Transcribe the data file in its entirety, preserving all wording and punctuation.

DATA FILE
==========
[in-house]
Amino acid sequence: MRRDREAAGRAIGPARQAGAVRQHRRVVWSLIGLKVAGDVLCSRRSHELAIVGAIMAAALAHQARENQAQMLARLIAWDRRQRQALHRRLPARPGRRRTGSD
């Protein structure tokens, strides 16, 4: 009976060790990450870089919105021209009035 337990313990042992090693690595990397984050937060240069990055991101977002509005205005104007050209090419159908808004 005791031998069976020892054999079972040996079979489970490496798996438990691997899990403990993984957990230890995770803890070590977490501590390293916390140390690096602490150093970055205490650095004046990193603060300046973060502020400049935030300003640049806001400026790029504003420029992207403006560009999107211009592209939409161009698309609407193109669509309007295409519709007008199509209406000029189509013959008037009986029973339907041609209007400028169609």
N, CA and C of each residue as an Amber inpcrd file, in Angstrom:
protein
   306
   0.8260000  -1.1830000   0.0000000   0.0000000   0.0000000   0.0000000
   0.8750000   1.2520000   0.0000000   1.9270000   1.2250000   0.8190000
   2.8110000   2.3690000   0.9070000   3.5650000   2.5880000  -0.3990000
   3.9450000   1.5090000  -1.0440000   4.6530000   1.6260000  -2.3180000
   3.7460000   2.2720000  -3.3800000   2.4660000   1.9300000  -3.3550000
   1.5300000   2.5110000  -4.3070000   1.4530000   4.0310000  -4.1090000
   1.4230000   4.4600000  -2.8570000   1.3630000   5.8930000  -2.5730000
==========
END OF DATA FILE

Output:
[in-house]
Amino acid sequence: MRRDREAAGRAIGPARQAGAVRQHRRVVWSLIGLKVAGDVLCSRRSHELAIVGAIMAAALAHQARENQAQMLARLIAWDRRQRQALHRRLPARPGRRRTGSD
């Protein structure tokens, strides 16, 4: 009976060790990450870089919105021209009035 337990313990042992090693690595990397984050937060240069990055991101977002509005205005104007050209090419159908808004 005791031998069976020892054999079972040996079979489970490496798996438990691997899990403990993984957990230890995770803890070590977490501590390293916390140390690096602490150093970055205490650095004046990193603060300046973060502020400049935030300003640049806001400026790029504003420029992207403006560009999107211009592209939409161009698309609407193109669509309007295409519709007008199509209406000029189509013959008037009986029973339907041609209007400028169609």
N, CA and C of each residue as an Amber inpcrd file, in Angstrom:
protein
   306
   0.8260000  -1.1830000   0.0000000   0.0000000   0.0000000   0.0000000
   0.8750000   1.2520000   0.0000000   1.9270000   1.2250000   0.8190000
   2.8110000   2.3690000   0.9070000   3.5650000   2.5880000  -0.3990000
   3.9450000   1.5090000  -1.0440000   4.6530000   1.6260000  -2.3180000
   3.7460000   2.2720000  -3.3800000   2.4660000   1.9300000  -3.3550000
   1.5300000   2.5110000  -4.3070000   1.4530000   4.0310000  -4.1090000
   1.4230000   4.4600000  -2.8570000   1.3630000   5.8930000  -2.5730000